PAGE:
Life lessons from 10 years of holding positive signs in public

I remember the first time that I stood at the end of the train carriage and unfurled my sign. My hands were shaking so much that you probably couldn’t even have read what was written. I didn’t know how people would react and I was bracing myself for the worst, expecting to feel embarrassed and ashamed for doing something so out of the ordinary.

I found instead that putting myself out there was far more rewarding than it was terrifying.

Lesson 1: The magic happens when you step outside your comfort zone

Most of my fear, as it almost always is, was imaginary. The reality that met me was not the one I had imagined in my head. Of course there were confused frowns but there were also smiles. Lots of them. Almost every time I hold the sign now someone will come up and start talking to me.

Over the years I have had people write notes in response, I’ve had a sketch drawn of me, and one person even offered me tickets to a concert that they couldn’t attend that evening. There was also a tearful hug from a woman who, after a bad day at work, “really needed to see something like this”. This experience in particular sticks with me whenever I feel any doubt about what I’m doing.

Some of the lovely notes I’ve received over the years

Lesson 2: It’s never personal

In the ten years I have been holding my sign, I have only experienced three negative responses. They’re not always necessarily positive. Most people tend to ignore me. A quick glance, a curious eyebrow, and then back to Candy Crush. Nevertheless, three bad experiences in ten years is an incredible ratio and, honestly, not something I would have expected.

It turns out that, on the whole, people are actually really quite lovely. And for the three people that for whatever reason weren’t so charming that day, well, it doesn’t mean they are a bad person. In all likelihood they were simply having a bad day and I was their outlet. The best thing I can do in that moment is to be empathetic and listen, not to the negative words they have chosen to voice, but to the underlying need of theirs that isn’t being met.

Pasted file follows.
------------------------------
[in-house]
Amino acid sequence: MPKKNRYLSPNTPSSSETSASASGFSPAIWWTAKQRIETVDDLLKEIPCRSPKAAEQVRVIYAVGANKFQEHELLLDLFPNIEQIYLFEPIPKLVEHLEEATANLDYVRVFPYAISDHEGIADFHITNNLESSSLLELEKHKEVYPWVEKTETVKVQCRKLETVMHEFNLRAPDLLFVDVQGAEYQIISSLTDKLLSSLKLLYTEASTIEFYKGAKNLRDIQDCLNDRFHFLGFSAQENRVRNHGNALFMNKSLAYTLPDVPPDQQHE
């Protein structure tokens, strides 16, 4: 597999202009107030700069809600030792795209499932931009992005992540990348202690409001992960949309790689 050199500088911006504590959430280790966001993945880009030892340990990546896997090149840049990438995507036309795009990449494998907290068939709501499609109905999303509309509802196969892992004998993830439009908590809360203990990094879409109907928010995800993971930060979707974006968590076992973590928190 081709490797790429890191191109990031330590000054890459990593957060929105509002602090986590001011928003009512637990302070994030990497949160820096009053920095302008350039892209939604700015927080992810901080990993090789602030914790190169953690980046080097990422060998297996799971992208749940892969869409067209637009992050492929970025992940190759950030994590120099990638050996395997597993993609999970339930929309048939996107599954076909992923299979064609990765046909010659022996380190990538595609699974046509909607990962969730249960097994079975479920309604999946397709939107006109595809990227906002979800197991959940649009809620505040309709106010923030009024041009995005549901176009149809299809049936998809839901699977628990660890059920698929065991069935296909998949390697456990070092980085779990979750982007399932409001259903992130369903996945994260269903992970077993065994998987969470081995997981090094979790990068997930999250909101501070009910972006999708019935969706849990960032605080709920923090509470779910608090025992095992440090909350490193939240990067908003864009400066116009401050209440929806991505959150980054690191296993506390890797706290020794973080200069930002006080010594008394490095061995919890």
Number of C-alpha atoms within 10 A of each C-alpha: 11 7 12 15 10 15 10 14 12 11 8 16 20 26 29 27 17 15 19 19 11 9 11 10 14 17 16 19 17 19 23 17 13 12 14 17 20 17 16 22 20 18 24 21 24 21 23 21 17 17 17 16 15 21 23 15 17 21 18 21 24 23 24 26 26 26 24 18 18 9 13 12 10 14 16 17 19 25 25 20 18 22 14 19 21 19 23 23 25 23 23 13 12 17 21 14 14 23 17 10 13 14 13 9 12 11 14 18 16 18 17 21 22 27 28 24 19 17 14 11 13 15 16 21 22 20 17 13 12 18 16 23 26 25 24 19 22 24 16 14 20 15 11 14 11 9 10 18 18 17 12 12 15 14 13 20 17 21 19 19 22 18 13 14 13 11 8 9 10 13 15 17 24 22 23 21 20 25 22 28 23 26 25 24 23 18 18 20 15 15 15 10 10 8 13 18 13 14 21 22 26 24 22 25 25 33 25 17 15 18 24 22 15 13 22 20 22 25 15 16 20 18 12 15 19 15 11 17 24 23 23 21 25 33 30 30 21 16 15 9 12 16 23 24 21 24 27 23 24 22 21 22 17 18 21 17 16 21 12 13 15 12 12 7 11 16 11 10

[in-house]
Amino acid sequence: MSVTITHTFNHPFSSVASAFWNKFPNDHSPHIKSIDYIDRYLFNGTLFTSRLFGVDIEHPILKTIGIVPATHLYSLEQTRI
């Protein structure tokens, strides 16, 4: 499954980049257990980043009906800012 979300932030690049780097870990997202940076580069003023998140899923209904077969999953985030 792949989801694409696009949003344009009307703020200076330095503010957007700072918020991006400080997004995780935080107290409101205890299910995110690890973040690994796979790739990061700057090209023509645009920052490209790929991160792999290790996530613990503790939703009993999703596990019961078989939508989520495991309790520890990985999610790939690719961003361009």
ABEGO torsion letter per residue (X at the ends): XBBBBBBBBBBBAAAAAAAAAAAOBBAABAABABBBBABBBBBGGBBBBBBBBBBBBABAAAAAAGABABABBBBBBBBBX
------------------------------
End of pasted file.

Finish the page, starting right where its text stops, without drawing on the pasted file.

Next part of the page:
Lesson 3: Give people permission to be their best selves

It takes just one person in the carriage to smile or to laugh for everyone else to follow suit and for the general mood to immediately lighten. In the moments before this, I’ll see people looking around at others trying to gauge how they should react. We’re such social creatures that we seek permission from others to express how we truly feel, even if they are complete strangers. We desire connection but no-one wants to be the odd one out.

The sign gives people that permission. The permission to make eye contact with strangers. To smile if they want to smile. To come up and talk if they want to talk. On more than one occasion I have seen people that were strangers to one another continue talking after I have left the train.

Lesson 4: Meet people where they are

When it’s 7am on a Monday, and everyone is on their way to work bleary eyed and barely awake, it’s understandable that seeing someone holding a sign that reads ‘you are beautiful’ incolourful crayons might be a bit too much to handle.

The time of day, day of the week, and even tube line can affect whether people will respond positively (or at all). Although the underlying sentiment always remains the same, I have started carrying a variety of signs with different messages to make sure I am meeting people in a place – emotionally and mentally – where they are ready to receive the message.

My morning sign now reads: ‘have a lovely day’.

Lesson 5: The more you give, the more you have to give

There are of course times when all I want to do is put my headphones in and ignore everyone around me. In that moment, I don’t feel like I have the energy to be able to connect compassionately if someone wanted to talk. And that’s okay, sometimes we need to take time to ourselves to recharge.

But what I’ve come to realise is that, most of the time, it’s the very act of giving that energises me.

It’s the most curious thing that our capacity for love and kindness is replenished most by giving them away.

I have come to see my sign as a mirror. When I hold it, what I see reflected back at me are people that are kind, positive and caring. Each stranger’s smile reminds me of this.

So if you happen to see me at the other end of the carriage, please feel free to smile and say hello.

You can find me on Instagram as @abeautifulsomething